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Suicide Squad: Better Than You Think

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Suicide Squad has been out in theaters for a couple of weeks now, and it’s getting smashed by critics. True, it has its problems, and plenty of them, but does it really deserve all the hate? Absolutely not, and I’d like to take a moment to address some of the story issues critics had with the movie. (Warning here that spoilers will be discussed.)

Let’s start with the Enchantress and the main critique with her. No, not the writhing, hula dancing thing; that was just weird. I’m talking about the fact that no one seems to understand her motivation. Most critics I’ve heard claim she was mad because humans didn’t worship her anymore, and she didn’t like machines for some reason, so she’s going to wipe out the human race. They say it like it’s some dumb thing, but it goes so much deeper than they realize.


Six thousand years ago, Enchantress and her brother were basically gods, powerful metahumans worshipped by a probably agrarian society. All that power, being able to give anything to these people or to take it away.  Then she’s trapped for thousands of years, and when she reemerges, no one worships her anymore. The fearful farmers have turned into tech-obsessed, disaster-saturated drones without a capacity for wonder.

Worse, her power is harnessed by the coldest of these people, Amanda Waller. Her life is in the hands of this human, and the once mighty Enchantress is now a pawn, a machine to be switched on at will and used for the benefit of others. The master has become the slave, and that’s something she can’t handle. That’s why she creates the machine/spell to attack the strongholds of the government who would control her, to return to her rightful place of power and freedom. Does it lead to a cliché beam in the sky? Yes, but you can’t tell me the motivation isn’t there.


What about the squad itself? I’ve heard several critics say they don’t know why these people were brought together to fight this threat. Shouldn’t they be fighting something more street-level? Maybe; after all, that was more their purpose in the comics, from what I can gather. But the premise of the movie is that Waller wants a team to fight the next Superman if he turns out to be a jerk, and she wants people who are both powerful and expendable (in the eyes of the public, not just her own) to do it. Threats like this are exactly why Task Force X exists in the first place, and since Waller manages to create this particular threat, it makes sense that she wants to keep the cleanup in house, where she can control it.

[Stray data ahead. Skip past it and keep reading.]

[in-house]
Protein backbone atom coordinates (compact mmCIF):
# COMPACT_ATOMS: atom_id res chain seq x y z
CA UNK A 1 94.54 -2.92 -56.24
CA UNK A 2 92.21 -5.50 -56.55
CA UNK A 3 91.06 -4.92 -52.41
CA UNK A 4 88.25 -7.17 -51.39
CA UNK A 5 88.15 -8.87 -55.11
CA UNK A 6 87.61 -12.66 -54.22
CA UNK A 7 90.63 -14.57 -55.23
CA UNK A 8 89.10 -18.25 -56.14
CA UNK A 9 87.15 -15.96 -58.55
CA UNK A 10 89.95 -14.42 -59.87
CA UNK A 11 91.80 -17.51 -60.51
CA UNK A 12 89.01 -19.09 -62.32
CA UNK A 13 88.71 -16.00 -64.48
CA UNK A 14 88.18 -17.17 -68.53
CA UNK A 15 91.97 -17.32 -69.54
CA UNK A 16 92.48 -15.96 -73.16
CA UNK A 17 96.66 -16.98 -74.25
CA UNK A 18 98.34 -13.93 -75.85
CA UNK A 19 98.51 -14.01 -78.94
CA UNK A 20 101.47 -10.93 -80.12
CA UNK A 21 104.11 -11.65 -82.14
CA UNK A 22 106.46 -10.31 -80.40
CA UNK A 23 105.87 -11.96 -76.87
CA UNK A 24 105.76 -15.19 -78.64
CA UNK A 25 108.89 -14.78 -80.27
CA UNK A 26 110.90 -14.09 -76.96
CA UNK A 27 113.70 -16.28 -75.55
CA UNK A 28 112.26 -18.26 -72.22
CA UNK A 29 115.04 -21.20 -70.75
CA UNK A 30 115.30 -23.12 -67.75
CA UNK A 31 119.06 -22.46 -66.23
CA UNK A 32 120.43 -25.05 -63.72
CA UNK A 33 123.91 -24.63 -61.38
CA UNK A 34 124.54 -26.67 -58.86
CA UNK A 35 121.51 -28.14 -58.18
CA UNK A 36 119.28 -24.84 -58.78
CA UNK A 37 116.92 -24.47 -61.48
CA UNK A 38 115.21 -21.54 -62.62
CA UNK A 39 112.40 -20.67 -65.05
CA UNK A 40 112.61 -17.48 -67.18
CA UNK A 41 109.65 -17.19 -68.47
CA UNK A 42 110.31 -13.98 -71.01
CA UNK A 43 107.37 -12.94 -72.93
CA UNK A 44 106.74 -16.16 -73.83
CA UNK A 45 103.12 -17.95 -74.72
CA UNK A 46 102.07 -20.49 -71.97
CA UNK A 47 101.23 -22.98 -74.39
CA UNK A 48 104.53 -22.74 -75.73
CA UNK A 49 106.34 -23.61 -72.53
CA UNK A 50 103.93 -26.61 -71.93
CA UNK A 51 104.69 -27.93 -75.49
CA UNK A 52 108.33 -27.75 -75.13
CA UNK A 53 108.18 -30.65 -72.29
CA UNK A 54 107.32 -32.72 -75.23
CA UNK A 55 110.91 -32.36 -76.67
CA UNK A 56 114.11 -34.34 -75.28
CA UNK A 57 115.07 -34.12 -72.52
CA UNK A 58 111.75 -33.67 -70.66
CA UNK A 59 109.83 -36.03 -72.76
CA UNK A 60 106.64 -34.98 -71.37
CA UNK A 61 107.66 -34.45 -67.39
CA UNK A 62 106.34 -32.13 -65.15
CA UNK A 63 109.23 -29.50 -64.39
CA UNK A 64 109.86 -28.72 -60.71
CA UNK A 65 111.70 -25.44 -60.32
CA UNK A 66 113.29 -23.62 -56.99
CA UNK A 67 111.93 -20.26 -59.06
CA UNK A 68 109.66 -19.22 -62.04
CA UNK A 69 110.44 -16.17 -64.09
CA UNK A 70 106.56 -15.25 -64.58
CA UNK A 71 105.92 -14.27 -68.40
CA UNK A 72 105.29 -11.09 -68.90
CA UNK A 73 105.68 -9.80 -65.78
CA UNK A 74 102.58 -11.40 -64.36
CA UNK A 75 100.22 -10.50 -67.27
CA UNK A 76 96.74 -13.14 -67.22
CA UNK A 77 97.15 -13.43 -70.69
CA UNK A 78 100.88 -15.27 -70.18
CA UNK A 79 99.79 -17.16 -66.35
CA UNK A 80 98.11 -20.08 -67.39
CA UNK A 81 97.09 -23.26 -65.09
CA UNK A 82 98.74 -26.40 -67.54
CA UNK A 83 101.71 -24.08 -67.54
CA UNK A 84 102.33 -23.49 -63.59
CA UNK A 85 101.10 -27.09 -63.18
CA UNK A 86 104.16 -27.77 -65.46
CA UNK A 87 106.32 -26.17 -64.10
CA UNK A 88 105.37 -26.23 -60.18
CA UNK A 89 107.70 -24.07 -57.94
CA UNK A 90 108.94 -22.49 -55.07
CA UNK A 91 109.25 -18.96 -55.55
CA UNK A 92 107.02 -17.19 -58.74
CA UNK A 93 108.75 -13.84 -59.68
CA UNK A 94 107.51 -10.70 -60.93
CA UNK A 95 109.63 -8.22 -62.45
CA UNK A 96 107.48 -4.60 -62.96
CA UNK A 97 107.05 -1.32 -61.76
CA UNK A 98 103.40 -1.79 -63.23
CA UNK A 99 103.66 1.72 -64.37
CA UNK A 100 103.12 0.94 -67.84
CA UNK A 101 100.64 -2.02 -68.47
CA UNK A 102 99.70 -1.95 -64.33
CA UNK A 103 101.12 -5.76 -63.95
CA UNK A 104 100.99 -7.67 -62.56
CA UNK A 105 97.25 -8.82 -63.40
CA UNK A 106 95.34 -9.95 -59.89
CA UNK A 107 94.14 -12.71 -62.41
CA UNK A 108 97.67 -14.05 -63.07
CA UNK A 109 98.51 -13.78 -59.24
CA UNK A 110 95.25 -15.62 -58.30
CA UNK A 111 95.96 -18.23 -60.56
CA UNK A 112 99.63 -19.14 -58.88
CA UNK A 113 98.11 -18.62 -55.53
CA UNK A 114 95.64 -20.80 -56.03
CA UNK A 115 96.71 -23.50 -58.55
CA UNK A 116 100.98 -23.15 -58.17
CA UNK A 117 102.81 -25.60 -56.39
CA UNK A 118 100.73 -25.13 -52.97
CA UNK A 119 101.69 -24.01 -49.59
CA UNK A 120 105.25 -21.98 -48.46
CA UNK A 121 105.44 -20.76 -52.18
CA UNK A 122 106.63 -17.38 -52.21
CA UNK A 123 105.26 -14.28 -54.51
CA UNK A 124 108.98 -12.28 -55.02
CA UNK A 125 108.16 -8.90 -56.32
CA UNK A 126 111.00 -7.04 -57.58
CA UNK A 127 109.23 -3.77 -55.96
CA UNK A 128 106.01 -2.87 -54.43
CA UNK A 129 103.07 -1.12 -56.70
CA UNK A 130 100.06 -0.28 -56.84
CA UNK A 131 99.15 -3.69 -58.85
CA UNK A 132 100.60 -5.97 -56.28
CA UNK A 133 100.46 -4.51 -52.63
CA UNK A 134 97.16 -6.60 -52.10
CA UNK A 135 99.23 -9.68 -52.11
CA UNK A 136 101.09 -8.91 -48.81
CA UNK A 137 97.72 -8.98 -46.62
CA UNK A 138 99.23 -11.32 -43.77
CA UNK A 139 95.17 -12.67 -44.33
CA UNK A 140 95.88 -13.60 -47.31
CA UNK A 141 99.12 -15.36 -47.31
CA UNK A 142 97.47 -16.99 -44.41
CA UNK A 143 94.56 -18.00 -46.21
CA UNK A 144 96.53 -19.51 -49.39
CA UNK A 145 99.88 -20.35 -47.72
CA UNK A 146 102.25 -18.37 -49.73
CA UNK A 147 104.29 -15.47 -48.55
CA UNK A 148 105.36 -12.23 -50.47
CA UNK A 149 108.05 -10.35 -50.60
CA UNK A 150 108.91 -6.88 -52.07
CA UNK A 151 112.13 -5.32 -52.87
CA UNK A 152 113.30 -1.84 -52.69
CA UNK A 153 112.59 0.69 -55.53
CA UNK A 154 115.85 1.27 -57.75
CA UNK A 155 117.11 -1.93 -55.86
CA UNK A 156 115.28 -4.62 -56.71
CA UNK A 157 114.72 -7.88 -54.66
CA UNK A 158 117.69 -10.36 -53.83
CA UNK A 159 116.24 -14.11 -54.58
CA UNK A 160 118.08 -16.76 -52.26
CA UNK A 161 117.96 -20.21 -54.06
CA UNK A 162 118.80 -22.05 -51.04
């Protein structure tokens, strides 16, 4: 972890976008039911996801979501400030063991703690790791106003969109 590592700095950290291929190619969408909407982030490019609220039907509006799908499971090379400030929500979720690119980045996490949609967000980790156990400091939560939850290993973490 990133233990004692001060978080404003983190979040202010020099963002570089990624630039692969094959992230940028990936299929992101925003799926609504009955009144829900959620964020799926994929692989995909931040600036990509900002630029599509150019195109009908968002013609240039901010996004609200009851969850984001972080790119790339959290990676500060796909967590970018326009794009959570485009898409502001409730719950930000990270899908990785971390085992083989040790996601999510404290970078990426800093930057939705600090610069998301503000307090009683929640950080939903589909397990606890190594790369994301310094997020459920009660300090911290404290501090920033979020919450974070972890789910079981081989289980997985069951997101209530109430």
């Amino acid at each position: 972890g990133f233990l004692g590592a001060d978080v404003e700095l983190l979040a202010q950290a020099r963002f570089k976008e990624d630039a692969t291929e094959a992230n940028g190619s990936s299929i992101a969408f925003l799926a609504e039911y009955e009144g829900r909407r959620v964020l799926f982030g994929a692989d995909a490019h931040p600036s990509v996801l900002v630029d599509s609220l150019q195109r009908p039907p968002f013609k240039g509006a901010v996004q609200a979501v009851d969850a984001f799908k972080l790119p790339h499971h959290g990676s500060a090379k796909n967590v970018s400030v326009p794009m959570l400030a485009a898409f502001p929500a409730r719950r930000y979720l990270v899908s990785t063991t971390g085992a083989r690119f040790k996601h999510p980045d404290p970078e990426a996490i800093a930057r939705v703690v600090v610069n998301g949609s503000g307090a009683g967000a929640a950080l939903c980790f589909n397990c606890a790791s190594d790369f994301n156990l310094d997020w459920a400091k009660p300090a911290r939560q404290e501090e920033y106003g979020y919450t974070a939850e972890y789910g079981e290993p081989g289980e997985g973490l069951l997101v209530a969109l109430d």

That’s one reason Batman or Wonder Woman didn’t show up to fight Enchantress. Another particularly good reason is that they’re busy hunting down future members of the Justice League. These guys are scattered across the country, maybe even across the globe; they’re not going to be in the area, and they certainly couldn’t respond with the same rapidity as Task Force X, especially considering the government’s foreknowledge of the disaster. Maybe the Flash could have gotten there in time, but he still hasn’t graduated from thieves and thugs. The only ones who could do anything in this scenario are the bad guys with the bombs in their necks. Still not convinced? Remember all those Marvel movies where the Avengers didn’t show up to help in between movies? Same basic principle.


Finally, I’ve heard a lot of complaints about how useless some of these characters are. This one I’d partially agree with; they overcrowded the film with characters, so a lot of people get pushed to the background, like Killer Croc and Katana. Even so, I still feel like everyone got a moment. Sure, most of the focus is on Deadshot and Harley Quinn, but everyone else in the squad comes to play. Diablo gets a compelling story arc and a great final battle, Captain Boomerang gets plenty of humor (and I keep hearing how all he does is spy on Enchantress with a boomerang, but did you not see him take out all those drone soldiers with his signature weapons?), Croc got some great lines that stand out all the more because he says so little, and Rick Flagg has an arc through this story that I found relatable. Even Katana has two great character moments that don’t quite make up for how little she does, but man, there’s an awesome character in there begging to be released. Everyone has something great about them, even if it’s only a glimpse. Except Slipknot. Poor guy never had a chance.

So there you go, a few answers to some of the more common complaints about Suicide Squad. Does it make up for the clichés, conflicting tone, and messy storytelling? Absolutely not. Does it make it a good movie? Not really, no. But it does make it better than you thought.


Suicide Squad is owned by Warner Bros. & DC.


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